Adventures in China
Beijing super shopping fun time, activate!
By John “jaQ” Andrews firstname.lastname@example.org
Two weeks ago, I was depressed about going to Beijing on business for 10 days but having no time to visit the city’s famous gadget marketplaces.
Today, I am happy.
Well, not happy exactly, since I got shipped to the other side of the world again. But last Saturday evening — that was last Saturday morning to you Westerners — I managed to carve a couple hours out for myself and head to Zhongguancun, the center of high consumer technology in China’s capital city.
Imagine Times Square, except all the flashing and scrolling LED billboards are for companies like Samsung and Lenovo, and half the motorized traffic is electric bicycles. And instead of a square, it’s more like a big intersection with lots of construction going on. Also, a slightly smaller percentage of the population speaks English well.
Oh, but if someone is fluent and spots an aimless white man, you better believe you’re getting sold something. Mere seconds after stepping into Top Electronics City, I was approached by a woman in a smart-looking pantsuit. She told me whatever I was looking for just had to be on the second floor. She would take me there right now. There was so much to choose from, I could pick out whatever I like. My protestations of “I’m just looking” and “Maybe later” were useless; I had to flat-out say “No” and walk briskly away.
To be sure, I did eventually make my way to the second floor. And the third. And the fourth and fifth, and even to the food court above that. Like the Zhongguancun e-Plaza across the street, Top Electronics City isn’t so much a store as it is a collection of small shops and booths, somewhere between a mall and a flea market. It’s packed with different merchants of cell phones, laptops, digital cameras and anything else with buttons or screens.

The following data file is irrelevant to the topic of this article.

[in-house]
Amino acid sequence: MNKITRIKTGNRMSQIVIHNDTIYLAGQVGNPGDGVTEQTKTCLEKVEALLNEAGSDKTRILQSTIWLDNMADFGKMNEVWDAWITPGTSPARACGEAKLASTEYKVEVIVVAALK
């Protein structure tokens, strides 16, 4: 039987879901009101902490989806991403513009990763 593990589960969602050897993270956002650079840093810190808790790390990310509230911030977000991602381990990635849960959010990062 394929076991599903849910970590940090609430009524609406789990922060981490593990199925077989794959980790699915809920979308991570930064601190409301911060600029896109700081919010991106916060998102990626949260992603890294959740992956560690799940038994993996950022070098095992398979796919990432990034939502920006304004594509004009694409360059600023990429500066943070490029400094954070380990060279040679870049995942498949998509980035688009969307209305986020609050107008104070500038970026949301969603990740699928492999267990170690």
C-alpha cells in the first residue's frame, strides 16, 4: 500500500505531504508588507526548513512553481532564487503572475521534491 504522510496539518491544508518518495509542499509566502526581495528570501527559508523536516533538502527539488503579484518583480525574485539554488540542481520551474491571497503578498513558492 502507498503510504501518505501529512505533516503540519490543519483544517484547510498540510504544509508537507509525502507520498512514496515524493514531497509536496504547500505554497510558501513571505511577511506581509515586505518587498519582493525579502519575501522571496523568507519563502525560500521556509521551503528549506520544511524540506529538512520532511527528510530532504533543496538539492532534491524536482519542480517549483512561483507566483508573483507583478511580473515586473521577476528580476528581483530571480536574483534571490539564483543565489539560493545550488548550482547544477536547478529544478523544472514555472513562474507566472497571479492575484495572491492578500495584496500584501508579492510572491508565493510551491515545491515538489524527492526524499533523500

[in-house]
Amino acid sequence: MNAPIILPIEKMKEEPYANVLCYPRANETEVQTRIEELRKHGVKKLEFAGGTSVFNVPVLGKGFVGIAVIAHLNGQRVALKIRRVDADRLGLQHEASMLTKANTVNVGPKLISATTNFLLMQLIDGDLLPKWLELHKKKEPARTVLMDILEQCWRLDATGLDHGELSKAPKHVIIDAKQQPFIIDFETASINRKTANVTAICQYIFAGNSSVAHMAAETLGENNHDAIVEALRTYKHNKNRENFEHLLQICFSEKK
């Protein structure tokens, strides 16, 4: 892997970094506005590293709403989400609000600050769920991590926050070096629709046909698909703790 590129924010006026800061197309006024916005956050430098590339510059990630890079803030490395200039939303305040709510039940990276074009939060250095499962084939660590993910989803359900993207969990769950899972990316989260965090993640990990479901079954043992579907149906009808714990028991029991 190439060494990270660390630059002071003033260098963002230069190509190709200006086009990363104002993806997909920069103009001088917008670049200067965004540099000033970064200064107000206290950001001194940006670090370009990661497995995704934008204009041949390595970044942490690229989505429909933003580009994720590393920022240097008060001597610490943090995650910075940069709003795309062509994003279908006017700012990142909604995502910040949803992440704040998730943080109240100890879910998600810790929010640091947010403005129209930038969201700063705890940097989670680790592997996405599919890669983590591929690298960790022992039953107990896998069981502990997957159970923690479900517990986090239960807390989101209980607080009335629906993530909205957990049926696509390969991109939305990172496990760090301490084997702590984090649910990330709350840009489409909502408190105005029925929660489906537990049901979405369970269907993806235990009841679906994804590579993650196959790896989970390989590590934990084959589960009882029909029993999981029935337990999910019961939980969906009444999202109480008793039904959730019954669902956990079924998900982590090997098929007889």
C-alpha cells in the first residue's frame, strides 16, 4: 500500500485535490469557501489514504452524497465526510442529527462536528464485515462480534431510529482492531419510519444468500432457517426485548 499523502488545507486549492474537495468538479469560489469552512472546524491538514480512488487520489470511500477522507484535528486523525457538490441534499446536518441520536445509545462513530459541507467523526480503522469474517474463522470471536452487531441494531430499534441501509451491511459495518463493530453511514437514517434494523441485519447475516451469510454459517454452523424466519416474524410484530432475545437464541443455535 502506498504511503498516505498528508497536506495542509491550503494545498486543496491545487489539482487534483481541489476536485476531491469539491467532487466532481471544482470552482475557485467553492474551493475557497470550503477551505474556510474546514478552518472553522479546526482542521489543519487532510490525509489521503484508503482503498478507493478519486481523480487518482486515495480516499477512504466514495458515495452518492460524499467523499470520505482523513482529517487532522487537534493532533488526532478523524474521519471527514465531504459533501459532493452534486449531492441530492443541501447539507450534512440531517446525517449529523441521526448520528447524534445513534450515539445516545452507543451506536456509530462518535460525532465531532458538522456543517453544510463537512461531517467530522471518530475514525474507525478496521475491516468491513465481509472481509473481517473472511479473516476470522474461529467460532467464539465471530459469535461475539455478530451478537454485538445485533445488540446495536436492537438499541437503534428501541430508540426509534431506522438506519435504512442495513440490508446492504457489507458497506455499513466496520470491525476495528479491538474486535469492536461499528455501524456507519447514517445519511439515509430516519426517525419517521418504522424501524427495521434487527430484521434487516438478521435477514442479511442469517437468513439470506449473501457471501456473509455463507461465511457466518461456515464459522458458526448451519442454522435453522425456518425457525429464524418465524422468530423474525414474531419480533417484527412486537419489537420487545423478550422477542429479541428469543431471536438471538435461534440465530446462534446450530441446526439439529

From all this bounty arises, as one might expect, a fair bit of chaos. Pretty much everyone is selling the same stuff, so you really have to hunt to find a unique bargain. Many booths, mere feet away from each other, even seemed to be owned and operated by the same people or small companies. It’s impossible to take a close look at any product without the vendor accosting you. Few are marked with prices, and fewer still have specifications listed on the box. If there even is a box — MP3 players are sold like packs of gum, lined up in rows with little but design to distinguish them.
What prices were marked weren’t anything special. A 2GB microSD card sold for 130 yuan, about $20 — decent, sure, but less than fabulous. I didn’t end up buying anything in that vast marketplace. I’m sure I missed some good deals, but they were impossible to find.
It wasn’t until the next morning I discovered that my phone’s battery was almost dead. Now with a clear need, I visited a few smaller electronics stores just down the road from my hotel. At my second stop, I found an English-speaking salesperson to help me. He immediately looked up in his computer a $30 charger compatible with my phone. When I said that was too expensive, he looked down the list.
“We have one for 68 yuan,” he told me, adding with undisguised caution, “but it is made in China.”
It seems to be working just fine.